Steel and Tube FY profit rises 19% as costs fall more than sales
Steel & Tube Holdings, the steel building products firm whose majority shareholder exited its holding last October, posted a 19 percent gain in full-year profit, meeting estimates, as costs fell more than sales.
Profit was $15.6 million, or 17.8 cents a share, in the 12 months ended June 30, from $13.1 million, or 14.9 cents, a year earlier, the Lower Hutt-based company said in a statement. Sales fell to $393 million from $405 million. Profit of $15.3 million was expected, according to First NZ Capital.
Steel & Tube is likely to be a key beneficiary of the rebuild of Christchurch and building activity in Auckland but the company reported mixed results across the country. Momentum in construction activity in Christchurch dissipated in the second half compared to the first six months of the financial year half and with the exception of Auckland "most other regions remained subdued," it said today.
Still, "the lower activity was against a domestic backdrop of growing optimism" and overall the second-half performance eclipsed the first half.
Steel & Tube doesn't release the notes to its results until it publishes its annual report and executives weren't immediately available to explain a 4.5 percent decline in cost of sales to $309.5 million. It held most other expenses unchanged from 2012 levels.
The company lifted its final dividend payment to 8.5 cents a share from 6.5 cents a year earlier.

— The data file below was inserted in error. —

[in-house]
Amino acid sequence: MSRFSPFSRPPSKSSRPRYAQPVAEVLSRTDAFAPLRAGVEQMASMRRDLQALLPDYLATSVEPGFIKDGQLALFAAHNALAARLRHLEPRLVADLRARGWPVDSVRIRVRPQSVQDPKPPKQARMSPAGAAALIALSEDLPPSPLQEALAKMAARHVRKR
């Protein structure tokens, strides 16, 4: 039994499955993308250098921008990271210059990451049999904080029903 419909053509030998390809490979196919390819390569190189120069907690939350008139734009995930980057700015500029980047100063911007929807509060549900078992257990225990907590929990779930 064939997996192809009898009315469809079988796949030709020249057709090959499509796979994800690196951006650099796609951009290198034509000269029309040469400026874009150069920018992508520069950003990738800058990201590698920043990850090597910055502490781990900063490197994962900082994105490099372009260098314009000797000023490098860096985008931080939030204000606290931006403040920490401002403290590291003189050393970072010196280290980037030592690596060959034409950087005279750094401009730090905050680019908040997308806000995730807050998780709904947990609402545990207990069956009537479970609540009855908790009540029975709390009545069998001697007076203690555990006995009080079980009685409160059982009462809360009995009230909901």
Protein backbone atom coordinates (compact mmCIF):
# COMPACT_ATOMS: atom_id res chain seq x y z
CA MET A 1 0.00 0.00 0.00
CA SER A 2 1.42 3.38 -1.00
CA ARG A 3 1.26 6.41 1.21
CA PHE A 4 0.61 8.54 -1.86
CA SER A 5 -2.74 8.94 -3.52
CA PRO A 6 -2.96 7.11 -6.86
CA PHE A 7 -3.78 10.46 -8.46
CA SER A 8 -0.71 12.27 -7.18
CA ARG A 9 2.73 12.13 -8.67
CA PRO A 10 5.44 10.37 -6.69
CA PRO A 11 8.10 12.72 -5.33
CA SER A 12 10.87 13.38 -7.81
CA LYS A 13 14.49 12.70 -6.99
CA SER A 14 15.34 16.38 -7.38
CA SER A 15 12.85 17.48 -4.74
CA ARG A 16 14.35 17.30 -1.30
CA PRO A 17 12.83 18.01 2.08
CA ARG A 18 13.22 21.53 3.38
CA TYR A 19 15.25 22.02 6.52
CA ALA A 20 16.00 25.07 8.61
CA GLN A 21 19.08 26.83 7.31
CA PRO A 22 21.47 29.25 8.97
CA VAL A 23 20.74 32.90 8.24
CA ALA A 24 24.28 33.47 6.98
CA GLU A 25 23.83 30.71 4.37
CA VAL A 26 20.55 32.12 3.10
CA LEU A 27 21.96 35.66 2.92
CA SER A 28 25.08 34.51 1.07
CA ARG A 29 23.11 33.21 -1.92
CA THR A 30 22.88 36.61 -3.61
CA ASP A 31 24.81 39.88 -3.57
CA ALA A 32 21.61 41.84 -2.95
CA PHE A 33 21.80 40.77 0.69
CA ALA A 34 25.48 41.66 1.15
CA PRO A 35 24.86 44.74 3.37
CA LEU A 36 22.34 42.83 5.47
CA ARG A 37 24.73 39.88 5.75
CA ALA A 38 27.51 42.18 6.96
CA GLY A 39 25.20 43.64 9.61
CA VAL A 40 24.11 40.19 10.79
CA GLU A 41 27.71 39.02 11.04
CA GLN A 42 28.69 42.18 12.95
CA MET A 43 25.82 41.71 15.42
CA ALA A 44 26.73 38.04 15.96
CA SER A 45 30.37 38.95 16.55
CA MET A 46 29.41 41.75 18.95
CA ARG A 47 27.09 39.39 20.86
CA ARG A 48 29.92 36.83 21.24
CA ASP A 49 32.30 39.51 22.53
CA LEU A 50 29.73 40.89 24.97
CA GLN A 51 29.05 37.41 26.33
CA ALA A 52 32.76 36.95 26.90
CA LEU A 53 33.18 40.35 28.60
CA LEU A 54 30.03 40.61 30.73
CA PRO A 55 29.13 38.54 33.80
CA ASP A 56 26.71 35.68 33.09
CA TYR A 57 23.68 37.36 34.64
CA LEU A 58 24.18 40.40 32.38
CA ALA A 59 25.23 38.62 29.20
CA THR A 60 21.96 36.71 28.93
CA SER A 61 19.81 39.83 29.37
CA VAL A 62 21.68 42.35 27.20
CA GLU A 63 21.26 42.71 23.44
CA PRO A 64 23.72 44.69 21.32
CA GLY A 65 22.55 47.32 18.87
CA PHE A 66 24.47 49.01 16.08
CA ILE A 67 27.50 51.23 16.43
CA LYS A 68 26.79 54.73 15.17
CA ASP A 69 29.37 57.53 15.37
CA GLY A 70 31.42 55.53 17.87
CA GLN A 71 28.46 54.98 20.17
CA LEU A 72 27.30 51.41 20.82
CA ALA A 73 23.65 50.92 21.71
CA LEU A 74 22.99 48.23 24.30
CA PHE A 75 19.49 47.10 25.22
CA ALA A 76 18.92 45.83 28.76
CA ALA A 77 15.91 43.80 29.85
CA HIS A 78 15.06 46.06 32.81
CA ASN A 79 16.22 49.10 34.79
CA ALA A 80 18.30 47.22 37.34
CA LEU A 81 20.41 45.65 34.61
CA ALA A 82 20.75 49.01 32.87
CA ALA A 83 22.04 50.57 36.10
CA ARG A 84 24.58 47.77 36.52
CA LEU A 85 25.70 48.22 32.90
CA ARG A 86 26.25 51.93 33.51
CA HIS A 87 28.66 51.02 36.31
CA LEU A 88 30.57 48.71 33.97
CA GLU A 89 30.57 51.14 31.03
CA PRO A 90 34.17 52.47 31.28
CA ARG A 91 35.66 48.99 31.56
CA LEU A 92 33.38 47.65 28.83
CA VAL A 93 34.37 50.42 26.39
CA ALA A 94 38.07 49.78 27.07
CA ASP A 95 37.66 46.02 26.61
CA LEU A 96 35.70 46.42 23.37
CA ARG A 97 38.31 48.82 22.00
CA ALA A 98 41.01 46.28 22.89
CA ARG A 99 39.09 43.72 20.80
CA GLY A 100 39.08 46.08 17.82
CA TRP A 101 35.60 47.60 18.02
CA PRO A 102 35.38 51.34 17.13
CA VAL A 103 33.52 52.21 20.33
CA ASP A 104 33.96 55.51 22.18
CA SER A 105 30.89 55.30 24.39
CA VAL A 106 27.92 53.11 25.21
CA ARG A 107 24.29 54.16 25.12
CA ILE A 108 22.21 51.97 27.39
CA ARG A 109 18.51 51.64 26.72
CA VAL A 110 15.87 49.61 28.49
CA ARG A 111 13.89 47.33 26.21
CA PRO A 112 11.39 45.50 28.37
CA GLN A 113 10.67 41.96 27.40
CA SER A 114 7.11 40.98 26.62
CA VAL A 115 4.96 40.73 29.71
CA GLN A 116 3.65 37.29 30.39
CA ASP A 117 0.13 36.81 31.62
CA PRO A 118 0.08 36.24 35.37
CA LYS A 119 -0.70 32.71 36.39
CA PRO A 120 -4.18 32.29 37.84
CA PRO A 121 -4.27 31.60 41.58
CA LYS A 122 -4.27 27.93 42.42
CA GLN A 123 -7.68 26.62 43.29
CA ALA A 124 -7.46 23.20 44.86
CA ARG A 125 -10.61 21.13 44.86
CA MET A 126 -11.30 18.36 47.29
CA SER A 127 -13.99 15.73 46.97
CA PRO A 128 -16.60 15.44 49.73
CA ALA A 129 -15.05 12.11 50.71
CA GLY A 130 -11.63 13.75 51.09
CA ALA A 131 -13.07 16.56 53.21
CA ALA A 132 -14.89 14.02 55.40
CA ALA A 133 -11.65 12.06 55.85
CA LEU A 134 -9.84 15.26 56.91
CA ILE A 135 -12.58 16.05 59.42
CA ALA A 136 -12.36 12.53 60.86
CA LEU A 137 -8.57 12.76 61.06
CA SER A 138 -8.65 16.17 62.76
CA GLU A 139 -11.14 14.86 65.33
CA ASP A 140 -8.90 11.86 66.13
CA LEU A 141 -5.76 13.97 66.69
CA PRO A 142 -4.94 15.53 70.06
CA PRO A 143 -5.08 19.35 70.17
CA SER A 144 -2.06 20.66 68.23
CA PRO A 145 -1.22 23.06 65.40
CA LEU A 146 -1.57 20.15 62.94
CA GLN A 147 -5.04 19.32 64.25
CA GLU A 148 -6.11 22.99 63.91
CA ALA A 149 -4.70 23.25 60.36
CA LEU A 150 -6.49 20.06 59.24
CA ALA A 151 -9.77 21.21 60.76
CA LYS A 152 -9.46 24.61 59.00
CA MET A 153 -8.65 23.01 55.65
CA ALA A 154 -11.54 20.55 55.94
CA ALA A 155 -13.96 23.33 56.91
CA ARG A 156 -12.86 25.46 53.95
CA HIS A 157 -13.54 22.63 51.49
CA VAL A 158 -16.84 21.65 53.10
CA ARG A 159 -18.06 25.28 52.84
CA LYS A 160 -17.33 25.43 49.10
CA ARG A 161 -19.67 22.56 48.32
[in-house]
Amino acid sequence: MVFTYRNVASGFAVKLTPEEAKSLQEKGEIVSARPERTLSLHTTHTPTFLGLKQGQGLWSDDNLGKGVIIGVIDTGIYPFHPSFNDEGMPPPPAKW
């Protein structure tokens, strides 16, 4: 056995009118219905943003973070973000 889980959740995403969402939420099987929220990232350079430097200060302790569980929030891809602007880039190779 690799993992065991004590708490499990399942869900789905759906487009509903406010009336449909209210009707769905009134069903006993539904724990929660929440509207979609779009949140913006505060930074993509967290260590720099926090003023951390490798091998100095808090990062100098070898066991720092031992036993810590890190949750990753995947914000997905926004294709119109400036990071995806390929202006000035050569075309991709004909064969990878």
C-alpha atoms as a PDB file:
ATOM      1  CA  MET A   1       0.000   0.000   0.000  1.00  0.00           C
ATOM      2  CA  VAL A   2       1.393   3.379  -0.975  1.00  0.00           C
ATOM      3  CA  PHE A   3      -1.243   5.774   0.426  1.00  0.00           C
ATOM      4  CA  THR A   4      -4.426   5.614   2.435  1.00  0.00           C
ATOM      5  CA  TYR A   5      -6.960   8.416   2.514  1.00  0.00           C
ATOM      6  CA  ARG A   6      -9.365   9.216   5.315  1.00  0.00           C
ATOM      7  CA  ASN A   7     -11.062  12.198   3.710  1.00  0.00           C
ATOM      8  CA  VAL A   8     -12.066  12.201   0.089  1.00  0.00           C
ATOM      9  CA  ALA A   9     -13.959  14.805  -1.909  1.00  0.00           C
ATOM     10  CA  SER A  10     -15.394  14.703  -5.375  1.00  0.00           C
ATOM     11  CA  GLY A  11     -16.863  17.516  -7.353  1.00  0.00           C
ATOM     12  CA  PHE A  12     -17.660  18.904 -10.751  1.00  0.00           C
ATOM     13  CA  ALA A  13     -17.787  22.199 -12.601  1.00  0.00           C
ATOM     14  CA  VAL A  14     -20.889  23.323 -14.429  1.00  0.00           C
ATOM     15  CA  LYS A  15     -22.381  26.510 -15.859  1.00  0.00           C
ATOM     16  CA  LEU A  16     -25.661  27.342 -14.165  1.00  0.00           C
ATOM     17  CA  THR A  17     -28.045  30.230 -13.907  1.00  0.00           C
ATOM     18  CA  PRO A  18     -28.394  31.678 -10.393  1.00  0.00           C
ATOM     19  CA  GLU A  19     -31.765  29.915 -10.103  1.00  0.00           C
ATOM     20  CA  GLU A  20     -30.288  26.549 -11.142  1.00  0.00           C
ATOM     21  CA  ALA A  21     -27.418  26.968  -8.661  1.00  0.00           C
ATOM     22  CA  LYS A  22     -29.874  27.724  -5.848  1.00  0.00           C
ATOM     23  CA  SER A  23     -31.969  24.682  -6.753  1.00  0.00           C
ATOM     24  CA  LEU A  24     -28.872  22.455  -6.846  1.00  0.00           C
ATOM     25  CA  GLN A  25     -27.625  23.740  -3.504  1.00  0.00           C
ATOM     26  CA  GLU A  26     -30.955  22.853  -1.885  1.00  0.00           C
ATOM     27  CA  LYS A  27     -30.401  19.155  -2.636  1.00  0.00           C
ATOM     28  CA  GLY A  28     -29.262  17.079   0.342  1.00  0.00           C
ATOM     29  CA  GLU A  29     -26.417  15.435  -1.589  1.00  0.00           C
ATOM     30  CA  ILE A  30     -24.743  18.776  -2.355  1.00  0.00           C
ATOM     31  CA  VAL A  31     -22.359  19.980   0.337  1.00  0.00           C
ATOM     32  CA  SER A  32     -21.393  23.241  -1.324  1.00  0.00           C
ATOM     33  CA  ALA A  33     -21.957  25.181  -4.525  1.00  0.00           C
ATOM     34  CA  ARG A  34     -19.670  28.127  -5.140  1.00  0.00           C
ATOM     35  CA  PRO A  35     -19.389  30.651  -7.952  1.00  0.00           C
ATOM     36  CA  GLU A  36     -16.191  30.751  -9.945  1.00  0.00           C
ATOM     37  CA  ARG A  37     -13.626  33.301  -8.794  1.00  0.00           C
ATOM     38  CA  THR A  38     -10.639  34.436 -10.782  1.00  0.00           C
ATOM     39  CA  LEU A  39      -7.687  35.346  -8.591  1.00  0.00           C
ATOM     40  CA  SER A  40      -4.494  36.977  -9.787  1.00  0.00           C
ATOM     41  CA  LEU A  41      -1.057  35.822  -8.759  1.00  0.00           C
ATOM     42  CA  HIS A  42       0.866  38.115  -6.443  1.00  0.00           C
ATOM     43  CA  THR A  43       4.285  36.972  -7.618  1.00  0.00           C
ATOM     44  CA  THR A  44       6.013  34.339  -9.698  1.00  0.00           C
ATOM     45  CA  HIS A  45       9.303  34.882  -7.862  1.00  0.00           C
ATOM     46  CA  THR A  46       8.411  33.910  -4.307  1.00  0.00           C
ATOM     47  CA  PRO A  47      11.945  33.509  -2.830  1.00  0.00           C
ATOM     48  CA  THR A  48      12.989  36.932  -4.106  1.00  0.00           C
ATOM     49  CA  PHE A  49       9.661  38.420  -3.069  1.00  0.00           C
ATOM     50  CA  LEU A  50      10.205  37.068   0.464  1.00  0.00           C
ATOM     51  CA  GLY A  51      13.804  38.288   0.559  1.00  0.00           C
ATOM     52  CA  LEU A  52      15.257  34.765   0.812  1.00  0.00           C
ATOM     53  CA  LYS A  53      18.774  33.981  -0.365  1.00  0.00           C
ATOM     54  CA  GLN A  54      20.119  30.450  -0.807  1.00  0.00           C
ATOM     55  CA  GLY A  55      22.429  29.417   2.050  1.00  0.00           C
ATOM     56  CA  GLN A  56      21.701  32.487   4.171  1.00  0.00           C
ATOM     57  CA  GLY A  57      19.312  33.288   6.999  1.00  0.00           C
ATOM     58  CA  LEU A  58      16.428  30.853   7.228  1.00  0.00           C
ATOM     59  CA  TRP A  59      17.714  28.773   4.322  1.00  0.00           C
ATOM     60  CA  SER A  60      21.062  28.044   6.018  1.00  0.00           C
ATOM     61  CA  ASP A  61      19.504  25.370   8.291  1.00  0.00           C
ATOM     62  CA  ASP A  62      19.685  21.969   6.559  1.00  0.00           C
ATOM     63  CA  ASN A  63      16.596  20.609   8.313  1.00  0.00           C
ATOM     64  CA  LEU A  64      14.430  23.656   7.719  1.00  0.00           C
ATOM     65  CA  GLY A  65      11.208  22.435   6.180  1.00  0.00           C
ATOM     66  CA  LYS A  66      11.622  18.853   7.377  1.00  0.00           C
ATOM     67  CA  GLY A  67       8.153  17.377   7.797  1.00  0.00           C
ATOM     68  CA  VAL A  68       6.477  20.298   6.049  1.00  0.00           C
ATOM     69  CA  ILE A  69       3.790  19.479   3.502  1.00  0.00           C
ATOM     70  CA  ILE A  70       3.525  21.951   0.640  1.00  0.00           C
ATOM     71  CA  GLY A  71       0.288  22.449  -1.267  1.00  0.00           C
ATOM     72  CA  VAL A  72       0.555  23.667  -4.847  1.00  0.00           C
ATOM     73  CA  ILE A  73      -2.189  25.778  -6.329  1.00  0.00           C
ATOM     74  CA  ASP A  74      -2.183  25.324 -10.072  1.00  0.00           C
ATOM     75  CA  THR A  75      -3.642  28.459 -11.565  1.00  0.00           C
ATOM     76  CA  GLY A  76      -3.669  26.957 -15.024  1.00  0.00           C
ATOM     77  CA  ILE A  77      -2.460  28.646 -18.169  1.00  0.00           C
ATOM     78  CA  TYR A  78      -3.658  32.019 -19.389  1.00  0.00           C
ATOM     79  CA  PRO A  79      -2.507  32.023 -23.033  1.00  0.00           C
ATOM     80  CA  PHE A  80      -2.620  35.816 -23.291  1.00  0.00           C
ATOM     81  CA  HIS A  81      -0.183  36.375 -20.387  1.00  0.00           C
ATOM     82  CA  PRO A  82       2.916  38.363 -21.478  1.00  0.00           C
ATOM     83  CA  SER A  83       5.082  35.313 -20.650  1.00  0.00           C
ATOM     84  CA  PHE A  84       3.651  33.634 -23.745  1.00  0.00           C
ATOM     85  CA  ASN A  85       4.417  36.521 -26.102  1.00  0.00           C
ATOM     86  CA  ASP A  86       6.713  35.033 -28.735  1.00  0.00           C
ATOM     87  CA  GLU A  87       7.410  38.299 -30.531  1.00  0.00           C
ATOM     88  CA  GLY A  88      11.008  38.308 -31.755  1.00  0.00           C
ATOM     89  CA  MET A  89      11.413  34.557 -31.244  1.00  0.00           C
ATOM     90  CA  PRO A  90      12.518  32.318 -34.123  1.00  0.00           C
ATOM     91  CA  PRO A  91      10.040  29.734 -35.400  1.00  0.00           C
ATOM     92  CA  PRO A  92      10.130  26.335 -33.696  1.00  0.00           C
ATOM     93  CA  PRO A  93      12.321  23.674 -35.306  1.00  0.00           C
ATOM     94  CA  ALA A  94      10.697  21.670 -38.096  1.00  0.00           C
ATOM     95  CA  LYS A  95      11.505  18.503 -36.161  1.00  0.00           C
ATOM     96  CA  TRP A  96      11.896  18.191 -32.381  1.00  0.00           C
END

The shares last traded at $2.51 and have gained 16 percent in the past 12 months, lagging behind the NZX 50 Index's 25 percent gain. The stock is rated a 'buy' based on a Reuters survey.
Steel & Tube didn't give specific guidance for the current year.
"The New Zealand economy appears to be slowly gaining momentum across an increasingly broad range of sectors," it said. "While encouraging, our optimism remains tempered until we see an actual uplift in the sectors we serve."
The rebuild of Christchurch is "the big opportunity" for Steel & Tube and the company is waiting for the commercial elements of the reconstruction to "decisively commence."
"The global steel manufacturing industry needs to improve margins and there appears to be increasing sentiment to find ways to improve pricing," the company said. "We expect upward pressure on steel pricing domestically and a price increase may follow in the first half."
In October, Australia's Arrium sold its 50.3 percent stake in Steel & Tube.